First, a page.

Human adults are more accurate at discriminating faces from their own race than faces from another face. This other-race effect (ORE) has been characterized as a reflection of face processing specialization arising from differential experience with own-race faces. We examined whether 3.5-month-old infants exhibit ORE using morphed faces on which adults had displayed a crossover ORE (i.e., Caucasians performed better on Caucasian faces and Asians performed better on Asian faces). In this experiment, Caucasian infants who had grown up in a predominantly Caucasian environment discriminated 100% Caucasian faces from 70% Caucasian/30% Asian morphed faces but failed to discriminate between the corresponding 100% Asian and 70% Asian/30% Caucasian faces. Thus, 3.5-month-olds exhibited evidence of ORE. These results indicate that at least by 3.5 months of age, infants have attained enough face processing expertise to process familiar-race faces in a different manner than unfamiliar-race faces.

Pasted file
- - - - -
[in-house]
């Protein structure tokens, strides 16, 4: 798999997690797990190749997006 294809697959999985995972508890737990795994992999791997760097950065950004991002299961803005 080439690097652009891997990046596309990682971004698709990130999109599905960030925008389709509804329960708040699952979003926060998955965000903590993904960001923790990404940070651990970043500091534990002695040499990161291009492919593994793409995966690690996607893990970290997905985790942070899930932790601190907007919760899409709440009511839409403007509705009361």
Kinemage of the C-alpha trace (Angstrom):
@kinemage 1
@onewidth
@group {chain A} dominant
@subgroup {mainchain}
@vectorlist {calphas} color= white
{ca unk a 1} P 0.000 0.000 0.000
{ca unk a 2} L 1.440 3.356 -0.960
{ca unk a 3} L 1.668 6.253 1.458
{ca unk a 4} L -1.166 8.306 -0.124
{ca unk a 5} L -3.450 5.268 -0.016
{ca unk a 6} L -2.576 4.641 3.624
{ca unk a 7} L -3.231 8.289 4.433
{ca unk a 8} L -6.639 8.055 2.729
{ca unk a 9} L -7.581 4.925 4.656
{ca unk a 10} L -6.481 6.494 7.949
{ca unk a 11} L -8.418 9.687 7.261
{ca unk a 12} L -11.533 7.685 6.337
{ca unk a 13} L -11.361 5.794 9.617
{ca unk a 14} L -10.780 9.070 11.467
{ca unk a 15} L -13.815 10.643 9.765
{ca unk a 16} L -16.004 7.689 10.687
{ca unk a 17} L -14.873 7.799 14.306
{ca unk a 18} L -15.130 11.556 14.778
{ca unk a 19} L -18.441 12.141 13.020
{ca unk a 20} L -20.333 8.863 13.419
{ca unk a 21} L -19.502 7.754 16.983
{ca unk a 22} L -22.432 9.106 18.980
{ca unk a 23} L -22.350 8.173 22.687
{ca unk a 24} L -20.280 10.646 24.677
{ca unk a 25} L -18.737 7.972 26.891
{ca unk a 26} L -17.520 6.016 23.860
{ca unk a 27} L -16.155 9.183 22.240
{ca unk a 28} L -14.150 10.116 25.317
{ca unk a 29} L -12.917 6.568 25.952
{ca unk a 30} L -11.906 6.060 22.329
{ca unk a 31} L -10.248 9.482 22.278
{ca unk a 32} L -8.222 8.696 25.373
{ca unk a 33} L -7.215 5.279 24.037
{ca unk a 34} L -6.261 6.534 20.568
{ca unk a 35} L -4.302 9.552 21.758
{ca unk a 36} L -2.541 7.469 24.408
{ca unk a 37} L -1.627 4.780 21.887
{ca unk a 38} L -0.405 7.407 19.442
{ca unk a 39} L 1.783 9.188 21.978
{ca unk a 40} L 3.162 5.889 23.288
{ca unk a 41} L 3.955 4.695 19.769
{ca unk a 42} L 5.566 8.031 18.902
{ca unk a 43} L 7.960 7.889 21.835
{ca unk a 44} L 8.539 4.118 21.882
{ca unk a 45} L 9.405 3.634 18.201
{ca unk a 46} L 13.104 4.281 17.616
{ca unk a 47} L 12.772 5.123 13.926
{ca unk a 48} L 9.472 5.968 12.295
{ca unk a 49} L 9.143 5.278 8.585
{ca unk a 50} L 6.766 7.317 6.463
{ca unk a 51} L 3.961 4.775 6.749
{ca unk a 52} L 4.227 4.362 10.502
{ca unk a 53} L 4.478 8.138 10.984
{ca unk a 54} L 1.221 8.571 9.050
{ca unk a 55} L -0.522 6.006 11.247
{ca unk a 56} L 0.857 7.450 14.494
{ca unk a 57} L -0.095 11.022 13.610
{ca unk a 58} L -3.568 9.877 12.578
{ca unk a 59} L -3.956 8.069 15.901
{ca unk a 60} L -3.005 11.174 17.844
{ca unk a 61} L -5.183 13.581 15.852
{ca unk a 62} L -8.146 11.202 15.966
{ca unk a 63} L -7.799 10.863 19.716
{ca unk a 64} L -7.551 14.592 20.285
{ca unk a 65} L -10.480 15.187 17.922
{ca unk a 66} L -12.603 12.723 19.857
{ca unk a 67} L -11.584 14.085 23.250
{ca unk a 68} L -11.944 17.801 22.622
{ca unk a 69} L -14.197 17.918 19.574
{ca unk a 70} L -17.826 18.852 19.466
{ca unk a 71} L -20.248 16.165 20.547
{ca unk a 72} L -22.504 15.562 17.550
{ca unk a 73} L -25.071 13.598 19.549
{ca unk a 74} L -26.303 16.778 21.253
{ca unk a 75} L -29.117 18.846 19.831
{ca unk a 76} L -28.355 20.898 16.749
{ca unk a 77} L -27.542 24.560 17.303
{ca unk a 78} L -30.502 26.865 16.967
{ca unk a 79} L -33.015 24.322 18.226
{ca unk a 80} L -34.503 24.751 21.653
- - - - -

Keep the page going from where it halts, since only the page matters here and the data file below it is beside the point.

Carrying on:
|Number of pages||10|
|State||Published - 2007|
ASJC Scopus subject areas
- Pediatrics, Perinatology, and Child Health
- Developmental and Educational Psychology